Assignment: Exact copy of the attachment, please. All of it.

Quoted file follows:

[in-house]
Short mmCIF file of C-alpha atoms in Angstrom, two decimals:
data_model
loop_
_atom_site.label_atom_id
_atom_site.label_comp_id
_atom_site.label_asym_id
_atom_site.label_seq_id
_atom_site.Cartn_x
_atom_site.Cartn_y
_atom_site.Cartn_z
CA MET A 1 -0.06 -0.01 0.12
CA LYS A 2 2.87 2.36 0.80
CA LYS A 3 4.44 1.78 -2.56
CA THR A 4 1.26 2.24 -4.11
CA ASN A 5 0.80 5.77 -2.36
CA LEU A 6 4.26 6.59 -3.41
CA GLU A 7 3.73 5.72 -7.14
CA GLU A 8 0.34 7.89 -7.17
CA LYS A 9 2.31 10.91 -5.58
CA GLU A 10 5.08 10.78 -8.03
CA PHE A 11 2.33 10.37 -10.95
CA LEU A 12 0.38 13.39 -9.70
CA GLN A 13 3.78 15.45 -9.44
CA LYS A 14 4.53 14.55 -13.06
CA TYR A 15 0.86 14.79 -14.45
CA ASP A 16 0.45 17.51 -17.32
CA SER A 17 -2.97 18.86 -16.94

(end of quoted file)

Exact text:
[in-house]
Short mmCIF file of C-alpha atoms in Angstrom, two decimals:
data_model
loop_
_atom_site.label_atom_id
_atom_site.label_comp_id
_atom_site.label_asym_id
_atom_site.label_seq_id
_atom_site.Cartn_x
_atom_site.Cartn_y
_atom_site.Cartn_z
CA MET A 1 -0.06 -0.01 0.12
CA LYS A 2 2.87 2.36 0.80
CA LYS A 3 4.44 1.78 -2.56
CA THR A 4 1.26 2.24 -4.11
CA ASN A 5 0.80 5.77 -2.36
CA LEU A 6 4.26 6.59 -3.41
CA GLU A 7 3.73 5.72 -7.14
CA GLU A 8 0.34 7.89 -7.17
CA LYS A 9 2.31 10.91 -5.58
CA GLU A 10 5.08 10.78 -8.03
CA PHE A 11 2.33 10.37 -10.95
CA LEU A 12 0.38 13.39 -9.70
CA GLN A 13 3.78 15.45 -9.44
CA LYS A 14 4.53 14.55 -13.06
CA TYR A 15 0.86 14.79 -14.45
CA ASP A 16 0.45 17.51 -17.32
CA SER A 17 -2.97 18.86 -16.94